Currency converter
All news
News Search Topics
Use filter
You can filter your feed,
by choosing only interesting

New York jury say Russian businessman Bout guilty

November 02, 2011, 22:24 UTC+3

According to the charges brought against Bout, 44, he may face from 25 years in prison to life imprisonment

1 pages in this article

NEW YORK, November 2 (Itar-Tass) —— The jury at a New York court proclaimed Russian businessman Viktor Bout guilty on all four counts on Wednesday, November 2.

Now Federal Judge Shira Scheindlin will not name the date when the verdict is to be handed down.

According to the charges brought against Bout, 44, he may face from 25 years in prison to life imprisonment.

Bout was arrested in Bangkok in March 2008 at a U.S. request and extradited to the U.S. in November 2010. He has been charged with masterminding the sale of a large shipment of arms.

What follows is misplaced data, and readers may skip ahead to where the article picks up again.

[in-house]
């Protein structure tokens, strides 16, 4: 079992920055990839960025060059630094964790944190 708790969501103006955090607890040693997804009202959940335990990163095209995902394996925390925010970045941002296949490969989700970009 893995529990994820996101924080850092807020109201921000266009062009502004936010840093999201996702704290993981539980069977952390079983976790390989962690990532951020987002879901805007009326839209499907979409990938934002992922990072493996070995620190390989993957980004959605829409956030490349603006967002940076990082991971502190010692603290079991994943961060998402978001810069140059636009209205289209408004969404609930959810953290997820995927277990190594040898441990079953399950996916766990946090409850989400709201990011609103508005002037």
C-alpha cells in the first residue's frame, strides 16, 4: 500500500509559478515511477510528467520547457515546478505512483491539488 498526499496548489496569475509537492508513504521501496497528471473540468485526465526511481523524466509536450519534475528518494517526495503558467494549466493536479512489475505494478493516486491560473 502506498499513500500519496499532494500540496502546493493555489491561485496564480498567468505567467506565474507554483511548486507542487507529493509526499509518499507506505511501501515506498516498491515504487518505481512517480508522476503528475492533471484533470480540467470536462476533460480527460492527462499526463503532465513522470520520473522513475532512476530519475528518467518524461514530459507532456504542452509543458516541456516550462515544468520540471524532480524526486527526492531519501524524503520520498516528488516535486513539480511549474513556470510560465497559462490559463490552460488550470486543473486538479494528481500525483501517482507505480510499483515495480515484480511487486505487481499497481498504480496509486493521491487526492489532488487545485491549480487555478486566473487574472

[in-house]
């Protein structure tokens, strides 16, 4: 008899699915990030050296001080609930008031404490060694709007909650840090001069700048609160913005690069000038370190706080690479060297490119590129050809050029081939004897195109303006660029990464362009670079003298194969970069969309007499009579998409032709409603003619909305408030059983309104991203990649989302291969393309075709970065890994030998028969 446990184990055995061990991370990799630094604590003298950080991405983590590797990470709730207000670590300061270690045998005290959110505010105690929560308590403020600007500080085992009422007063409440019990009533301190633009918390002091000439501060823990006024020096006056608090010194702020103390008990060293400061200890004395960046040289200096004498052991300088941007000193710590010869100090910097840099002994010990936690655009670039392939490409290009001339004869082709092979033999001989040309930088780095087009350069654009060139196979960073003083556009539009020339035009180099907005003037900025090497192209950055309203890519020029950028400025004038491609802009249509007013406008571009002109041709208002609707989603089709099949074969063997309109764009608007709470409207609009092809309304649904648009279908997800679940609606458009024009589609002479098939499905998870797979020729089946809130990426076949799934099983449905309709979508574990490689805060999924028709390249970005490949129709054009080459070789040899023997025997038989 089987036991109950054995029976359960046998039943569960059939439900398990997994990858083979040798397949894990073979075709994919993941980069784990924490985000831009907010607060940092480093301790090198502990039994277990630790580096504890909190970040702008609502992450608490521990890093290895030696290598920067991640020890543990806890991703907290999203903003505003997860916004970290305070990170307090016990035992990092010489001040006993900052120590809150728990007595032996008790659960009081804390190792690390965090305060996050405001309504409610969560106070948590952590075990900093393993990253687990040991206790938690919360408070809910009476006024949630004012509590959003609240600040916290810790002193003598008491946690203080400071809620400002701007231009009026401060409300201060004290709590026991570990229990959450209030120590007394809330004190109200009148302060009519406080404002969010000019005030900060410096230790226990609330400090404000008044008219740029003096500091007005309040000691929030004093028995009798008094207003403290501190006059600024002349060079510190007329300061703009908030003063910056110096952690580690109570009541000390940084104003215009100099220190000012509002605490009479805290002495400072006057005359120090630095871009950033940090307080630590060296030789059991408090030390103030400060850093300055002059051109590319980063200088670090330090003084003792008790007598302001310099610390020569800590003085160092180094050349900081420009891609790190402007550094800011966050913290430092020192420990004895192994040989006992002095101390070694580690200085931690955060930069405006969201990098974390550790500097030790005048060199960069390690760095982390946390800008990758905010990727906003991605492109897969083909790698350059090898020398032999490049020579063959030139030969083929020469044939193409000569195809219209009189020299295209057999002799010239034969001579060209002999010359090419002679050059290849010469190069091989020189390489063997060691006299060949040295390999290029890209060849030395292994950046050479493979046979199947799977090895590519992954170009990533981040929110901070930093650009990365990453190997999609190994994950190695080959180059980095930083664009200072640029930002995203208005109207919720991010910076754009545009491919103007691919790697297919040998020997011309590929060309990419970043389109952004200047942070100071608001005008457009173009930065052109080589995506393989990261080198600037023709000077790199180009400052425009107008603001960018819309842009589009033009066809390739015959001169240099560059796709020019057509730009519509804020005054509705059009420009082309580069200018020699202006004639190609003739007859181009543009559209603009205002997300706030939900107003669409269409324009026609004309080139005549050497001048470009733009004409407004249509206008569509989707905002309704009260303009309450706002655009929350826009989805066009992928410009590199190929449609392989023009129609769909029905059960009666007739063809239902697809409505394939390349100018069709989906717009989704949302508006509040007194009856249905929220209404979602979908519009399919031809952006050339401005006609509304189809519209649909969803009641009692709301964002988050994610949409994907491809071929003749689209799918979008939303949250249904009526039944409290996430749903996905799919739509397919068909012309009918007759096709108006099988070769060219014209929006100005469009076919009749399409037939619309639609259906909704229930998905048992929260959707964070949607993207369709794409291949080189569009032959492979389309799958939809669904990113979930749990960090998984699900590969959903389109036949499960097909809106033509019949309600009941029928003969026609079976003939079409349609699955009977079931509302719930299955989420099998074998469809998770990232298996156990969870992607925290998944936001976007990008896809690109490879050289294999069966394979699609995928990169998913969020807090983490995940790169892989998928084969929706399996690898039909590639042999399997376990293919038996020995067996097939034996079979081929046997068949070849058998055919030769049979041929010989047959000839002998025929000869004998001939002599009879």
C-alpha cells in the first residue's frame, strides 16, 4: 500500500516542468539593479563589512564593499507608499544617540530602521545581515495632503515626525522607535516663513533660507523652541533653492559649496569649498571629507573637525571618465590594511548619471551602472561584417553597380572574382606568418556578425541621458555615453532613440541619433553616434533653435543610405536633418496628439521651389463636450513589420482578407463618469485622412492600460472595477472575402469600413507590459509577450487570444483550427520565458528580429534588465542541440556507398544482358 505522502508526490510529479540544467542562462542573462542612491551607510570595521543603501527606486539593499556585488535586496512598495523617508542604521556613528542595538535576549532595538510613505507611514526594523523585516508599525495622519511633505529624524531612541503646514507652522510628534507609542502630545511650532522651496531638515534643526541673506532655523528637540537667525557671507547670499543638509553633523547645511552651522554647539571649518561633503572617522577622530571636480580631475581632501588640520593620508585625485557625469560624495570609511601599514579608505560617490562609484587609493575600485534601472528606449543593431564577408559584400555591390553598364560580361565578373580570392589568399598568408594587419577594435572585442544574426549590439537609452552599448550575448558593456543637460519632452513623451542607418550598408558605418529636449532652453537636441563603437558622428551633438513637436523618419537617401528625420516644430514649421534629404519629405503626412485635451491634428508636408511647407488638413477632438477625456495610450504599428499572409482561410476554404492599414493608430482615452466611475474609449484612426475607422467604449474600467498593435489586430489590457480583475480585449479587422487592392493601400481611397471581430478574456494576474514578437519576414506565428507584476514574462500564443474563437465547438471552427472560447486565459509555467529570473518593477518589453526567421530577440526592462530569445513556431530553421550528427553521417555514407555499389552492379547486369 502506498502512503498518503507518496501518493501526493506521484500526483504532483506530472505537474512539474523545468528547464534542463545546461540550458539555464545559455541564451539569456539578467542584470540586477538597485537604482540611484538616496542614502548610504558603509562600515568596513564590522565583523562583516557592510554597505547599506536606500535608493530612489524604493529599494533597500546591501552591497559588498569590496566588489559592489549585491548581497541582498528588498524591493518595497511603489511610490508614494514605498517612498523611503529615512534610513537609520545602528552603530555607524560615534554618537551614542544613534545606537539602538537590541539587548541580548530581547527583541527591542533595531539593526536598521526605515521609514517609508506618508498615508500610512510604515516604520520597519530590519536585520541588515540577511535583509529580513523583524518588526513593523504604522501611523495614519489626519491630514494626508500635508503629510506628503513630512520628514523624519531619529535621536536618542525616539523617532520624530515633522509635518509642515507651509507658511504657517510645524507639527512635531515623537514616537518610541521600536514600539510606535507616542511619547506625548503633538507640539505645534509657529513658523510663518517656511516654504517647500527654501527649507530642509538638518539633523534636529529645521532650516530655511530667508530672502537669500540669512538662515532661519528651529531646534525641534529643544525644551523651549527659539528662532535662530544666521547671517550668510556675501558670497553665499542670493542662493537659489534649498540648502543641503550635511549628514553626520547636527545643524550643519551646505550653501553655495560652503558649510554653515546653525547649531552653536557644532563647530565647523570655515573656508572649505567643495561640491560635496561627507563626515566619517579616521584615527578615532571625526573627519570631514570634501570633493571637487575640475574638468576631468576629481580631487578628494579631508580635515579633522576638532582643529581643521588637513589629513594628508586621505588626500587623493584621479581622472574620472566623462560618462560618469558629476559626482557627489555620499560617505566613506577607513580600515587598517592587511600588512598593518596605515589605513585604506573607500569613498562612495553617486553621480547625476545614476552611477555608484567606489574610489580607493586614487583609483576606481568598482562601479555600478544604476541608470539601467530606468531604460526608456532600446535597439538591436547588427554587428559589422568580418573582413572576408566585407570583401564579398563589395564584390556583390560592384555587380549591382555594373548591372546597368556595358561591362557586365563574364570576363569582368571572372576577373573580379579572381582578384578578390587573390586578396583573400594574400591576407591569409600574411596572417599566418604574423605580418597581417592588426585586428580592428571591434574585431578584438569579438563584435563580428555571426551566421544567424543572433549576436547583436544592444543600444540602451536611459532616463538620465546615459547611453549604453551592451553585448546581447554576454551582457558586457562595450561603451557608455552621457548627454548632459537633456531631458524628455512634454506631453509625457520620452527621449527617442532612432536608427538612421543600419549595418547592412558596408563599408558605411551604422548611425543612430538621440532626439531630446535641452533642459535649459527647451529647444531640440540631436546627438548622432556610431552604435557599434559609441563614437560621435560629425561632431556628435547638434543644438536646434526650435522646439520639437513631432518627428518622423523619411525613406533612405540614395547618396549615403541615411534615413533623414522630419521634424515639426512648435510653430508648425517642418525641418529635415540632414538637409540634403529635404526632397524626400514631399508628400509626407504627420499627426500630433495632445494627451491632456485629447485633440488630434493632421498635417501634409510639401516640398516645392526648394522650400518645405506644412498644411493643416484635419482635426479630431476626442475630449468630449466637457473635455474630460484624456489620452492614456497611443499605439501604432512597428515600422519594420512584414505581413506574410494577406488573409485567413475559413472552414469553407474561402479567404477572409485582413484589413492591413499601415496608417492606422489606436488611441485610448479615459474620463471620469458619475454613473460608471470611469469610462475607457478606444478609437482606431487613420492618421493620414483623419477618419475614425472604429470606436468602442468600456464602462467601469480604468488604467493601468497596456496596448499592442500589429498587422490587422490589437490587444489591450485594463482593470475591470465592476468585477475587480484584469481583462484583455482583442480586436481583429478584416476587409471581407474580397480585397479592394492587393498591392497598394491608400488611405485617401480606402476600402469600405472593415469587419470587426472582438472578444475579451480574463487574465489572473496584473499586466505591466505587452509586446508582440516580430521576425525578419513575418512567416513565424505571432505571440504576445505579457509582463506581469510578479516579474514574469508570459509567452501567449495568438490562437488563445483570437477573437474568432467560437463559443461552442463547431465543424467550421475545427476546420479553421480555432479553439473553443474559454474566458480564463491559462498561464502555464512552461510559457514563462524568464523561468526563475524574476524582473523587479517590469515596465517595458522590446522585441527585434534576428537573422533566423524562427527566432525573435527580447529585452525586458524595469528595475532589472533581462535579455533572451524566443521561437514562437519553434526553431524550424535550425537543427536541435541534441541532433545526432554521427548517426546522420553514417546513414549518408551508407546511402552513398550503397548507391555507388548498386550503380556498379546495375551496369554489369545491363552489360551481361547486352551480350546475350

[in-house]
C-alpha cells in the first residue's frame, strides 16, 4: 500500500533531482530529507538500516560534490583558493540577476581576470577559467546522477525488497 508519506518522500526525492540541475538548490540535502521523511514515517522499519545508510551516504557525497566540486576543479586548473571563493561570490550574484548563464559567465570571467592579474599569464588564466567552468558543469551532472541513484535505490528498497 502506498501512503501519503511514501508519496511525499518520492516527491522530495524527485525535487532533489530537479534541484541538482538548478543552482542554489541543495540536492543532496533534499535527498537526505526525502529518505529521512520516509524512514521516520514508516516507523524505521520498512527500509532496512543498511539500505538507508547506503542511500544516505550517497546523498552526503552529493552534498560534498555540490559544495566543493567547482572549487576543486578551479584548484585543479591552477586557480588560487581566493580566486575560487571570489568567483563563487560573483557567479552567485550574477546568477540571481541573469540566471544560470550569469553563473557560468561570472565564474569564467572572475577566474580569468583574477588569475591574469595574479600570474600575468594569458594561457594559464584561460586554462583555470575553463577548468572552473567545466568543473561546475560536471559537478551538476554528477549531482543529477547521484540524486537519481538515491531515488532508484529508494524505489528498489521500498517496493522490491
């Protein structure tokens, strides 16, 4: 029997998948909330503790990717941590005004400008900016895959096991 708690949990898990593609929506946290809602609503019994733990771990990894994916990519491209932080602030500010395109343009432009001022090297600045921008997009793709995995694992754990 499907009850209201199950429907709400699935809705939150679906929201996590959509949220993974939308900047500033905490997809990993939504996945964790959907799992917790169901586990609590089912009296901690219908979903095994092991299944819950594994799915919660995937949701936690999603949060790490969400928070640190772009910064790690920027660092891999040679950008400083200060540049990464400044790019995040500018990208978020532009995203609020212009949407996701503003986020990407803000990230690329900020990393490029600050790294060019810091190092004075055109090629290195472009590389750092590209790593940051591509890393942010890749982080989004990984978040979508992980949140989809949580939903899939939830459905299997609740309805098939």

Four charges have been brought against him: criminal conspiracy to kill US nationals, conspiracy to kill officials in public service, criminal conspiracy to purchase and sell antiaircraft missiles and criminal conspiracy to supply weapons to terrorist groups. The Russian citizen has pleaded not guilty on all the points.

The Russian Foreign Ministry took steps to prevent his extradition to the U.S.; Russia's Foreign Minister Sergei Lavrov suggested that Bout was innocent. On November 18, 2010, shortly after Bout's extradition to the U.S., Russian President Dmitry Medvedev's aide Sergei Prikhodko claimed that Russia had “nothing to hide” in Bout's criminal case stating, “It is in our interests that the investigation... be brought to completion, and [Bout] answer all the questions the American justice system has.”

Deputy Foreign Minister Sergei Ryabkov said earlier that a situation where Russian citizens fall victim to U.S. justice on the basis of broad interpretation of law is unacceptable.

“We keep on stressing the unacceptability of the situation where a number of Russian citizens fall victim to the application of American legislation and American legislative norms on an exterritorial basis, on the basis of broad interpretation of American laws and the possibility of its extrapolation, including outside the United States,” the diplomat said.


Show more
In other media
Partner News